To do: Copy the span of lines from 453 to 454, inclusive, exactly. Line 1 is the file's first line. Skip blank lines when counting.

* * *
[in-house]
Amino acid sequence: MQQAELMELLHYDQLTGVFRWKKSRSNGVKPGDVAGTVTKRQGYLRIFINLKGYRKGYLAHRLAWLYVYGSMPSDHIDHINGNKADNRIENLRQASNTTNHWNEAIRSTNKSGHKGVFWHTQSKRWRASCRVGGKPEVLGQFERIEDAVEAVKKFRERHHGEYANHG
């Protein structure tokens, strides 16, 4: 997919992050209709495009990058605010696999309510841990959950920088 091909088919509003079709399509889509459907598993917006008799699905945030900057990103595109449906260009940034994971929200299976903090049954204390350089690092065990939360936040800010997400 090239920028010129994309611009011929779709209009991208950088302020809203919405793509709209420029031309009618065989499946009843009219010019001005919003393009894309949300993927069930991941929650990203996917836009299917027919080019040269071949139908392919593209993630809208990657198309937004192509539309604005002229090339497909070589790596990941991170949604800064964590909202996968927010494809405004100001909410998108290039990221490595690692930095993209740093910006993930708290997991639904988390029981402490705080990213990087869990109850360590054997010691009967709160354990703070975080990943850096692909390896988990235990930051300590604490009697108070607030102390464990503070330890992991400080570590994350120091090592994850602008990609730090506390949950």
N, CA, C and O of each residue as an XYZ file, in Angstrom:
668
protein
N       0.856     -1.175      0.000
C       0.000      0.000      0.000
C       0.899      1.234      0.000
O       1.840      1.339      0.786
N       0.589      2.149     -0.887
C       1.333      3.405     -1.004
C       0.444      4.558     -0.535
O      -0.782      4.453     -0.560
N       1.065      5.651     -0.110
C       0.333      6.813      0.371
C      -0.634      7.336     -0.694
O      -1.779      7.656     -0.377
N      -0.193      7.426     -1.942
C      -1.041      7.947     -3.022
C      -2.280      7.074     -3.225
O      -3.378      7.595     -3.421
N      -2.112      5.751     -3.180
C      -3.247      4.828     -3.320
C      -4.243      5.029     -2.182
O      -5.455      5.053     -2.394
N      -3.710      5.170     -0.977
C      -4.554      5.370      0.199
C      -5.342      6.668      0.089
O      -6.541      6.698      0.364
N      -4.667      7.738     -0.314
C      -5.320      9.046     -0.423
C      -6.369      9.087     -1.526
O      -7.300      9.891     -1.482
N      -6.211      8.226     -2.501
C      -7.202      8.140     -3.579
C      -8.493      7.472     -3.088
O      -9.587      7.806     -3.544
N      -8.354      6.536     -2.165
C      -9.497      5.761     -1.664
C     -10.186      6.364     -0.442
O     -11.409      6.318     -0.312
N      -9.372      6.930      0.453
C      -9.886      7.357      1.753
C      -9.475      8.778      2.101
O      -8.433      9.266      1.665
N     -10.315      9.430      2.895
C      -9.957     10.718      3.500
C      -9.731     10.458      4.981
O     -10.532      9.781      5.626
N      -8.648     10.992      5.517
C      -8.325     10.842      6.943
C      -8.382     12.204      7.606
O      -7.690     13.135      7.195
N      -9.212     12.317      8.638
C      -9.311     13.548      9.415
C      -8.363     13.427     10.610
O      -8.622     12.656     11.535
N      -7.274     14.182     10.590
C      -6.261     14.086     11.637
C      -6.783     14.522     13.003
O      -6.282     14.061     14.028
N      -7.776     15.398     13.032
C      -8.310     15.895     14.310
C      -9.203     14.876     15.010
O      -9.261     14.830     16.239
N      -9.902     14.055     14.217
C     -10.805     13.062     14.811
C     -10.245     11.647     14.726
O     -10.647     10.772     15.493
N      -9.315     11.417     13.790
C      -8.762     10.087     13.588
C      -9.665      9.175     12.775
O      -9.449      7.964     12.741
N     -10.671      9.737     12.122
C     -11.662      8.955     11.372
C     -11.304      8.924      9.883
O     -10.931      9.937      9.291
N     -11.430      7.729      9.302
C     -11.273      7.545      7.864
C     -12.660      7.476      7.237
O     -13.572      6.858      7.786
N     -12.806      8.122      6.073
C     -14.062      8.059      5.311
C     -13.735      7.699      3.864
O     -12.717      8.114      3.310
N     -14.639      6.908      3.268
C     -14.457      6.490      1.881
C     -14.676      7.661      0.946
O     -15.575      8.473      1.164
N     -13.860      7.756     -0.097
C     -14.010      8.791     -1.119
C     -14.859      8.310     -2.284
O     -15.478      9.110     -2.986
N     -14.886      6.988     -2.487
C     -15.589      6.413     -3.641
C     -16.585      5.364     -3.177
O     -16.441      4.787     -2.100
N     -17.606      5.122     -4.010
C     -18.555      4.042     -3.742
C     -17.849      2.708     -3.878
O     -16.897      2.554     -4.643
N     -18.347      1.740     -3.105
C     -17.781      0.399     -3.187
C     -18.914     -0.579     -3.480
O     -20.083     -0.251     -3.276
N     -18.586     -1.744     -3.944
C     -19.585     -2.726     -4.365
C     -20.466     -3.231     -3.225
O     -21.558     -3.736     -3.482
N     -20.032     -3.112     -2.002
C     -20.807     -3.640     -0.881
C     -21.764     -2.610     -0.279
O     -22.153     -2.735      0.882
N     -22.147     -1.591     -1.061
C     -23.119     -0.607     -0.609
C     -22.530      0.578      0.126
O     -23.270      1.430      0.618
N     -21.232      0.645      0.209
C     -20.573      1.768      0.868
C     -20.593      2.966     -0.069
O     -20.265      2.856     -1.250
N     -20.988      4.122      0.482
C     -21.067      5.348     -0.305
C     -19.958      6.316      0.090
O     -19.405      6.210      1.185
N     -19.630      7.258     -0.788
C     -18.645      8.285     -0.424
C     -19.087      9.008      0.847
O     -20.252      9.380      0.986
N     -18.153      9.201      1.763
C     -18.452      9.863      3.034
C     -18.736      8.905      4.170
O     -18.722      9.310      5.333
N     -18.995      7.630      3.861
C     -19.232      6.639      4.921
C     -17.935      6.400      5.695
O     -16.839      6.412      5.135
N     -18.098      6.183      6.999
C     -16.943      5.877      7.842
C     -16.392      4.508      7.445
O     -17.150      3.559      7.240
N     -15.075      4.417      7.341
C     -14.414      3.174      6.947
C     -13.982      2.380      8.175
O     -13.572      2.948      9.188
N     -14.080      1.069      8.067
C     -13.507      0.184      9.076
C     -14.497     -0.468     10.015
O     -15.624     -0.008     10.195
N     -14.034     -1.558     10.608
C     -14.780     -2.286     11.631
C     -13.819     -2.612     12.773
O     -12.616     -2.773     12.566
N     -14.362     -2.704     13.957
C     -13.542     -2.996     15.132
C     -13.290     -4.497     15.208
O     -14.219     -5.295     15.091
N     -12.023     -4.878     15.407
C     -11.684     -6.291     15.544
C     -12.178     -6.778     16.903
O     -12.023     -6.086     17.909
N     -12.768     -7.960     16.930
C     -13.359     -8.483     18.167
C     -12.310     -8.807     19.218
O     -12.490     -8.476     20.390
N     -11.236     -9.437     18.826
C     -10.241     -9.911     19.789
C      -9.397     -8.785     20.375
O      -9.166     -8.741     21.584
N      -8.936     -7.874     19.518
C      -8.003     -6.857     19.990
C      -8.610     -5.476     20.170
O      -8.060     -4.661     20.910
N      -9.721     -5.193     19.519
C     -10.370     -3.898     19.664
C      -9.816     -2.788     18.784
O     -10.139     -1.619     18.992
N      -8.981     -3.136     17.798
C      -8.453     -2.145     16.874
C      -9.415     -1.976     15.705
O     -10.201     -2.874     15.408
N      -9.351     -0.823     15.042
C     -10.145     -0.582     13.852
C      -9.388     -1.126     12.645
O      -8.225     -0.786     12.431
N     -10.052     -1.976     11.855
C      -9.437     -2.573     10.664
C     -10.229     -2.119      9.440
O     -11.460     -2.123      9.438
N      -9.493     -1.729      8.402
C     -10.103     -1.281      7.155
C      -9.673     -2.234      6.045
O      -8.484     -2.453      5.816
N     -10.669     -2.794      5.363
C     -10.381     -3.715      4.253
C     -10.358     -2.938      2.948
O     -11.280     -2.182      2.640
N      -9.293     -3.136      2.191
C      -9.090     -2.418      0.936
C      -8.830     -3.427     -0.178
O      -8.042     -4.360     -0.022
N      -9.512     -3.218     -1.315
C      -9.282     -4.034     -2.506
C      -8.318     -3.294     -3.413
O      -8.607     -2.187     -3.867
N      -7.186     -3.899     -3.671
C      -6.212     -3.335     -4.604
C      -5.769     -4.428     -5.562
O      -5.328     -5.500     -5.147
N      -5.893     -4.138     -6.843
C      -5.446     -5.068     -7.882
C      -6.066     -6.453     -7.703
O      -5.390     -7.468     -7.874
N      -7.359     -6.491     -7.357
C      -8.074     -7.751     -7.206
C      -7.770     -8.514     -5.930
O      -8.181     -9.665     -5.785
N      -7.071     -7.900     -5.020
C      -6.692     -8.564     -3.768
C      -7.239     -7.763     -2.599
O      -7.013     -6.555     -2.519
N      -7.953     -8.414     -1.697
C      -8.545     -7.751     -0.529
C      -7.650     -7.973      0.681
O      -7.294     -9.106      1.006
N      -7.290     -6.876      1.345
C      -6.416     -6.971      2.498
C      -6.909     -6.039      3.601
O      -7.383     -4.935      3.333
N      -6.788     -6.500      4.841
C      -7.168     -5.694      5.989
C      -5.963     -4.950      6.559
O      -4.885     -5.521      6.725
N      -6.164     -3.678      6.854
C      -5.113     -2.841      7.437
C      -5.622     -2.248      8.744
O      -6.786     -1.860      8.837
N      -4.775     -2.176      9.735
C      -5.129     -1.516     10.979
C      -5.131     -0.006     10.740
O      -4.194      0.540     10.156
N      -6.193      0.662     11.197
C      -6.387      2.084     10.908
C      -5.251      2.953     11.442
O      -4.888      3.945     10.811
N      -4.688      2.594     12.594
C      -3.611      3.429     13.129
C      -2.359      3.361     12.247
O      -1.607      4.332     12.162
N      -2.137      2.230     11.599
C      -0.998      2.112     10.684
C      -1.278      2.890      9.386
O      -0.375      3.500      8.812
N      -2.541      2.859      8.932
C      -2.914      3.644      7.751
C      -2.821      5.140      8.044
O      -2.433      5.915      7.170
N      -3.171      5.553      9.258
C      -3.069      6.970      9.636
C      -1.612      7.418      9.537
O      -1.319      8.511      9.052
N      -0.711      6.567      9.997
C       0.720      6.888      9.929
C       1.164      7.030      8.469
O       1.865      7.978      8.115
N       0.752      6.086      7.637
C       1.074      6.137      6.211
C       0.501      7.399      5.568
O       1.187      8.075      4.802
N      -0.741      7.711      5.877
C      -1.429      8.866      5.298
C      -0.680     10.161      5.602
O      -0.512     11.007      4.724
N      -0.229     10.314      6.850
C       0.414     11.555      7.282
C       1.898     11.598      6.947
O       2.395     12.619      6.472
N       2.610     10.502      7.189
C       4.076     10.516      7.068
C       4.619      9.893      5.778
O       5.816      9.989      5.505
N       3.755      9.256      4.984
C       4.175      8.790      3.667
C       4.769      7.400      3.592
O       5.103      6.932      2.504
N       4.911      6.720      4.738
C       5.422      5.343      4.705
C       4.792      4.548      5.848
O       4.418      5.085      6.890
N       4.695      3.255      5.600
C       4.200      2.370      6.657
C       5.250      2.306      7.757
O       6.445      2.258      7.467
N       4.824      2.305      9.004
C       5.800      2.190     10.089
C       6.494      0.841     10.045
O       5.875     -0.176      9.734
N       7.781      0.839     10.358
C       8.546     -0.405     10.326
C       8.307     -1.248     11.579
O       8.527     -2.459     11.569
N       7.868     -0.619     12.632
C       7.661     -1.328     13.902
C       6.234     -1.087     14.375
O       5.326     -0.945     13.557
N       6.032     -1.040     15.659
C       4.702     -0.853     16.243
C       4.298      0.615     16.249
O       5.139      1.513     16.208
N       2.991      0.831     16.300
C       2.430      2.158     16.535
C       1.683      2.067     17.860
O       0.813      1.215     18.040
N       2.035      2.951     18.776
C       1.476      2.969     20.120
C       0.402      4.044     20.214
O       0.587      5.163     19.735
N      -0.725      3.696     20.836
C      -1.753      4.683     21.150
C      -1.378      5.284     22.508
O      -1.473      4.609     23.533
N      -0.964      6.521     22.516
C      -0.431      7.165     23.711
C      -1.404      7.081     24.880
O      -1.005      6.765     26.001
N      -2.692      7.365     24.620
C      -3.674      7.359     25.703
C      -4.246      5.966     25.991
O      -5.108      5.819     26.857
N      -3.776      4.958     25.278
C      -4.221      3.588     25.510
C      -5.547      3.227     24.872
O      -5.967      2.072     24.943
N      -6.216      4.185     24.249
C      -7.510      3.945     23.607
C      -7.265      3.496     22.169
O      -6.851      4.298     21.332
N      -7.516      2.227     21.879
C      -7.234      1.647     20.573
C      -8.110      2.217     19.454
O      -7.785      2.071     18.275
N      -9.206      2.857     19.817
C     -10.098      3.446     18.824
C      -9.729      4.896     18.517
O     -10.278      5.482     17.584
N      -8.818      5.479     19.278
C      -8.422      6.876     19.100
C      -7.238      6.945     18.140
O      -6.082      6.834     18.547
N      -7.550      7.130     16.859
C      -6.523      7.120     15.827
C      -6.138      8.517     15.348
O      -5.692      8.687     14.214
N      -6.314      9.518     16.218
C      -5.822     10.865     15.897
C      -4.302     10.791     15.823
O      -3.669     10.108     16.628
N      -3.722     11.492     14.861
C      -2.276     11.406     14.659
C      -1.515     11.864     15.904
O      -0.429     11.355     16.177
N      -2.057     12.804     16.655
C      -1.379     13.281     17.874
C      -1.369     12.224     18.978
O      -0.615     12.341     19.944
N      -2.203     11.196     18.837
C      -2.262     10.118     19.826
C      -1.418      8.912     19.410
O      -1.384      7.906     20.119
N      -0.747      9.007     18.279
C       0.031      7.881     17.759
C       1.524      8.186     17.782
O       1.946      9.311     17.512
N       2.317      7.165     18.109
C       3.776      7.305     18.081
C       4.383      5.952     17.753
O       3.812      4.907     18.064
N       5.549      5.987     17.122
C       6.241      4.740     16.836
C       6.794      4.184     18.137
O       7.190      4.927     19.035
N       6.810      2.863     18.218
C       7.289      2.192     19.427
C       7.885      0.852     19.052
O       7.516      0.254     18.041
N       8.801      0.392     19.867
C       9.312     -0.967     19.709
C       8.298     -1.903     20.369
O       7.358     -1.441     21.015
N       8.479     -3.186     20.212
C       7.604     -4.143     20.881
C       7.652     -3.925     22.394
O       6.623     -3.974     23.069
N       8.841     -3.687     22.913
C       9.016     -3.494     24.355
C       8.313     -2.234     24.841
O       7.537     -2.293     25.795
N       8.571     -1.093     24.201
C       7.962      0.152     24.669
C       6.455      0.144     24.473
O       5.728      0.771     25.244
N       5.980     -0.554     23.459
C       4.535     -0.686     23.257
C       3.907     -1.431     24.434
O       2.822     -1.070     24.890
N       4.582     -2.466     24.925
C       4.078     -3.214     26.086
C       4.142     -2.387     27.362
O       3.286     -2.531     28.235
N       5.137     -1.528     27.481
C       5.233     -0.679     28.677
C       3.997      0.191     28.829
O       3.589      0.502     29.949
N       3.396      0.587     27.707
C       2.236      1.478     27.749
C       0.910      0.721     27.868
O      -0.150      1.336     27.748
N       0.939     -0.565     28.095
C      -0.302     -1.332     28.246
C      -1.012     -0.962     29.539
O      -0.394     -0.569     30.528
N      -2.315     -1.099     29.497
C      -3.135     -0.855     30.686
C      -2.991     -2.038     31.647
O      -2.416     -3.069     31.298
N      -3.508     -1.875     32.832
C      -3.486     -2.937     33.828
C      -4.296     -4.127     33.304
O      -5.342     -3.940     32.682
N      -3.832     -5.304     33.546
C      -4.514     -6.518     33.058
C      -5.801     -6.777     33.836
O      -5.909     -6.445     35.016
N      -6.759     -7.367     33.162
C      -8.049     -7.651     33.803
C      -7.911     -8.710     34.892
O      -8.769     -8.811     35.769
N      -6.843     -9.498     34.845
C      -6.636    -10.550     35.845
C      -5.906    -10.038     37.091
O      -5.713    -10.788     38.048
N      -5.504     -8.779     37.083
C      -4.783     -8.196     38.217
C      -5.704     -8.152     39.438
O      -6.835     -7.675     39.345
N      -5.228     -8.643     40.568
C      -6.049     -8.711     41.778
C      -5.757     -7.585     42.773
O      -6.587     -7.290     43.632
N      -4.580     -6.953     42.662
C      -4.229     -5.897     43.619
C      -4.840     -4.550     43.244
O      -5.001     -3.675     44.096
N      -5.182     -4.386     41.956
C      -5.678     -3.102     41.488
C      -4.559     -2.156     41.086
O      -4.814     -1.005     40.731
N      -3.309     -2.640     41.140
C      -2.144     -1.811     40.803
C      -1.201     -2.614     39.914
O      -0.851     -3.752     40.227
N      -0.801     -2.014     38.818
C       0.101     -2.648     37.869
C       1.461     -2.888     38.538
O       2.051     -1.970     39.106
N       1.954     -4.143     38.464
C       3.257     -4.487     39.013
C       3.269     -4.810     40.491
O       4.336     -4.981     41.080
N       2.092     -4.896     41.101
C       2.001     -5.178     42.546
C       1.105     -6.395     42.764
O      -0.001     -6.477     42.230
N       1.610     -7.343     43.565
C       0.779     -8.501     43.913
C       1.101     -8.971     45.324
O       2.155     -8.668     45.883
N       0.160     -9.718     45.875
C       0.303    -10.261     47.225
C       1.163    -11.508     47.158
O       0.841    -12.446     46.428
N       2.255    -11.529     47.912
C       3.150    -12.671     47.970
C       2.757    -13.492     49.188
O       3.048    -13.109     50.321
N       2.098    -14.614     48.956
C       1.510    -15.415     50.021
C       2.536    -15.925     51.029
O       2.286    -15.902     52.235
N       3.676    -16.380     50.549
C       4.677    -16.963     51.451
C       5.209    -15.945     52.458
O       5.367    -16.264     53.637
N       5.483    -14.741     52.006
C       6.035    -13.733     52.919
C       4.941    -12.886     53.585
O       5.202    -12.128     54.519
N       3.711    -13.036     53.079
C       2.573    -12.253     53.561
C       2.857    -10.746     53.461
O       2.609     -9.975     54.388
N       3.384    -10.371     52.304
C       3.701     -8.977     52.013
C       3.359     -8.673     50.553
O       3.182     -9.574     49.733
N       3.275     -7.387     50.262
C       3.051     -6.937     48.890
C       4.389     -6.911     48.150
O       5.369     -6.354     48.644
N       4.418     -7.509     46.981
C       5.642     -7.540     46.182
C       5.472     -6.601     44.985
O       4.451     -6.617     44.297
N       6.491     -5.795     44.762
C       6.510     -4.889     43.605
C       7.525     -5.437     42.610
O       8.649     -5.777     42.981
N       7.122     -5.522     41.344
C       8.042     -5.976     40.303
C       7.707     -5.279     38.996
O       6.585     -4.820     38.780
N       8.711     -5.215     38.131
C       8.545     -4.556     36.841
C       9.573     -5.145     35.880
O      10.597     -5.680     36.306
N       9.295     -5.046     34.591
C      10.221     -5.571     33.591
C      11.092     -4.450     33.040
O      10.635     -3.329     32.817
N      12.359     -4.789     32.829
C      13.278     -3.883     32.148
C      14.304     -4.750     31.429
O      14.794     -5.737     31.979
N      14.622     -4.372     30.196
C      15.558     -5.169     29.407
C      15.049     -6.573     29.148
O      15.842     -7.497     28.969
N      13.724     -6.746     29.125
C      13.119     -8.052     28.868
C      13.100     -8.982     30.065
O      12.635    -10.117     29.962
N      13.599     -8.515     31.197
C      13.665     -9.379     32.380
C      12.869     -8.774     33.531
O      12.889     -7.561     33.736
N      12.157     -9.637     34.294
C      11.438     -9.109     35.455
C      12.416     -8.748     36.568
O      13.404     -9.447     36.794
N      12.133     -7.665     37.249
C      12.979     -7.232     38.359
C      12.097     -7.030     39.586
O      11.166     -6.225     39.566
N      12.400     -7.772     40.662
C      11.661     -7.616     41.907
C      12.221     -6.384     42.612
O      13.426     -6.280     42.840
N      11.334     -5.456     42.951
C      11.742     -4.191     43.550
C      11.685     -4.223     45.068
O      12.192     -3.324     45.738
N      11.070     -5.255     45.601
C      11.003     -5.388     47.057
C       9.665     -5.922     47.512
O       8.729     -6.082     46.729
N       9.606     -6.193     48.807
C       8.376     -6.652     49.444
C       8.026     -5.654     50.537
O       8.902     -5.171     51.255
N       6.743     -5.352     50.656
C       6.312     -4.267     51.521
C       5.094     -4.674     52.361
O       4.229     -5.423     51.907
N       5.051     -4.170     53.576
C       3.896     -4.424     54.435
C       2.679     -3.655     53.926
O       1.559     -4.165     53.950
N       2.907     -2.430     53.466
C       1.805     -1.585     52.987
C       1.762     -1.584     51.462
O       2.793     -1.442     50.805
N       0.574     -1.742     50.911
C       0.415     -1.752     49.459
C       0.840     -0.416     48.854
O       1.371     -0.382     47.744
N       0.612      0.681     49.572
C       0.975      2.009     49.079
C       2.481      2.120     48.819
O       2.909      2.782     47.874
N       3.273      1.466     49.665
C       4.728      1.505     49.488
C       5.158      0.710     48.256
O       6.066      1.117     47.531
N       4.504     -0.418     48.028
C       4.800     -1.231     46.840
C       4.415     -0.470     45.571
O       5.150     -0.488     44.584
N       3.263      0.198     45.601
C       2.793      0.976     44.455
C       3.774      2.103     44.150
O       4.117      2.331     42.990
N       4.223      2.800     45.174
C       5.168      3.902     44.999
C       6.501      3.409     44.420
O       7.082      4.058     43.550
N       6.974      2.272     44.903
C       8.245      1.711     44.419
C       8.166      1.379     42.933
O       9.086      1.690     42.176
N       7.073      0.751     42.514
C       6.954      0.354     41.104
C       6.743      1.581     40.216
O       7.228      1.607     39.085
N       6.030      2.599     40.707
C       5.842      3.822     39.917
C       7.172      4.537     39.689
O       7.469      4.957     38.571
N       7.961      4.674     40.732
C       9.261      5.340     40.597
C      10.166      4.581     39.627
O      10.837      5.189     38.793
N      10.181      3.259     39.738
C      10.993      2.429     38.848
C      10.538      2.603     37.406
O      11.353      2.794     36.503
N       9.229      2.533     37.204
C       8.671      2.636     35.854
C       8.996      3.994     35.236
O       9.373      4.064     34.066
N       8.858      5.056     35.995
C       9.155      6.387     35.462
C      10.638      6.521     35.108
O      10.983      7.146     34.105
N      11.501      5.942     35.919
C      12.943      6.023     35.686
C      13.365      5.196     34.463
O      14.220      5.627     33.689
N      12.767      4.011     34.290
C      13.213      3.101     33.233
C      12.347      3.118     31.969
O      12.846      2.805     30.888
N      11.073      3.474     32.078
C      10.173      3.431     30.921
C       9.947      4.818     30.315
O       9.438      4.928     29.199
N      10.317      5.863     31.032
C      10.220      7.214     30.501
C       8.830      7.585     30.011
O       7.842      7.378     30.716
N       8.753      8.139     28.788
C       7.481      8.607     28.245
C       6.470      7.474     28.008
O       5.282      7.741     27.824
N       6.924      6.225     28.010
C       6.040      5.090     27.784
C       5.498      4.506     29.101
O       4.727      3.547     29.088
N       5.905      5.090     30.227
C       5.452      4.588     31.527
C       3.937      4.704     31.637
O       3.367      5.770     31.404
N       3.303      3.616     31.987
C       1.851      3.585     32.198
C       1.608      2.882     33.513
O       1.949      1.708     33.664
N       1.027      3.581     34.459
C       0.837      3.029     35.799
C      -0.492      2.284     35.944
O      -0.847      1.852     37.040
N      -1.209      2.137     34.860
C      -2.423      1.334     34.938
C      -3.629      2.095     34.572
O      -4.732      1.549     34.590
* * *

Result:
C      -4.840     -4.550     43.244
O      -5.001     -3.675     44.096